The Edible Schoolyard and UC Berkeley's School of Journalism are making this very easy by broadcasting their lecture series Edible Education 103 for free, starting next week.
Edible Education 103 is a continuation of a course offered in 2011, Edible Education: The Rise and Future of the Food Movement, which we wrote about here. Like last year's course, this year's lineup of 15 lectures covers issues critical to the health and well-being of our food system and, of course, our lives. Moderated by Michael Pollan, guest speakers include activist Raj Patel, restaurateur Alice Waters, and Nikki Henderson of People's Grocery. I'm looking forward to the evening when some of the Bay Area's best young local chefs (Samin Nosrat, Jerome Waag, Charlie Hallowell) join Harold McGee on stage to talk about cooking.
Important and complex topics such as the Farm Bill, the politics of meat, the psychology of food, and the issues of food, race and labor will be taken up as well as visits from a local farmer and stories from The Kitchen Sisters. All lectures will be posted on the Edible Schoolyard's Vimeo channel shortly after the talks as well as the ESYProject YouTube page. If you live in the Bay Area, you can attend the lectures for free, provided there is space. There will be 300 seats available to the general public each week, by reservation, which will open at 10:00 am (Pacific Time) on the Wednesday before each lecture and will close at 11:59 pm on the following Monday.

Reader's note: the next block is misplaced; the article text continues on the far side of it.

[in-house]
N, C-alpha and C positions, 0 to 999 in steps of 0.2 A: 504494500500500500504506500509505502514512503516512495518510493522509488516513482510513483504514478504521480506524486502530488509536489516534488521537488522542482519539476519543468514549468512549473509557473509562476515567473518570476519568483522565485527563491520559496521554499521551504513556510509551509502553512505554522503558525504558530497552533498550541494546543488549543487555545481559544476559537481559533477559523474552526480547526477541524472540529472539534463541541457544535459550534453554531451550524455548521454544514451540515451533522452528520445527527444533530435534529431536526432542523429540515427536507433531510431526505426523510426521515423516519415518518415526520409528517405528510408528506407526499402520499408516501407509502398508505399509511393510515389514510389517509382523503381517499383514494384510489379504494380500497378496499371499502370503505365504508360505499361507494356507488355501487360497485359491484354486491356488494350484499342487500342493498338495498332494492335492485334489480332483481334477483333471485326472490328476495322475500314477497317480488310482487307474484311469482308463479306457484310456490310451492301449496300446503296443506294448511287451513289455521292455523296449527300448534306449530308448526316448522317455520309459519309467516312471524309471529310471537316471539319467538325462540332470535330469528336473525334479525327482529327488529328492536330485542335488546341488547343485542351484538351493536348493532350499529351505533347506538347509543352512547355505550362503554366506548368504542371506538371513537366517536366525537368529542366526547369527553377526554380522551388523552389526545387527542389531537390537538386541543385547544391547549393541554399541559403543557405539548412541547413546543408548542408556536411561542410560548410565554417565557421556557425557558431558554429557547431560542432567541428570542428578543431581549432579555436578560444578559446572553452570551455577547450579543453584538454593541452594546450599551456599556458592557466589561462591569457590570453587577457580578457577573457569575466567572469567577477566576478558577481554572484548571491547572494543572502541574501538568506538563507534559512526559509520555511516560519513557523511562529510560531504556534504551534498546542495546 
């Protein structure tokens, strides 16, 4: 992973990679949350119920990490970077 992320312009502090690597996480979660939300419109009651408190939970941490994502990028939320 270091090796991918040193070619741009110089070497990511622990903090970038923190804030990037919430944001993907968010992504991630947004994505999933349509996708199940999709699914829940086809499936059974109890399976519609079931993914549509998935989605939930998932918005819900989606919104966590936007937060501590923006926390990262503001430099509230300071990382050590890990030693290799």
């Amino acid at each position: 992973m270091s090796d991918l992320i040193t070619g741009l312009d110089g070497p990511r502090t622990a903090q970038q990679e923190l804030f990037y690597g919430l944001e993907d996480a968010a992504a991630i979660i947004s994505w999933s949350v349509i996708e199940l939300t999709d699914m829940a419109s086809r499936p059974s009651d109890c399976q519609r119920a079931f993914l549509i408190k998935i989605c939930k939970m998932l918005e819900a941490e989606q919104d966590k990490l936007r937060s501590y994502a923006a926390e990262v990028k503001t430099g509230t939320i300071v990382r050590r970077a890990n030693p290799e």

Whether you can go in person or catch up online, I highly recommend following this course this fall. The lectures and Q&A follow up will last approximately 1.5 hours, a small investment in time for a topic so critical to our lives. The fact that this course is so widely and easily available to the general public at no cost is extraordinary and speaks to the passion and commitment of its developers and supporters.
The Edible Education Course Syllabus provides a list of speakers, dates, location, time and where to register for seats. Hope to see some of you there!
(Image: The Edible Schoolyard)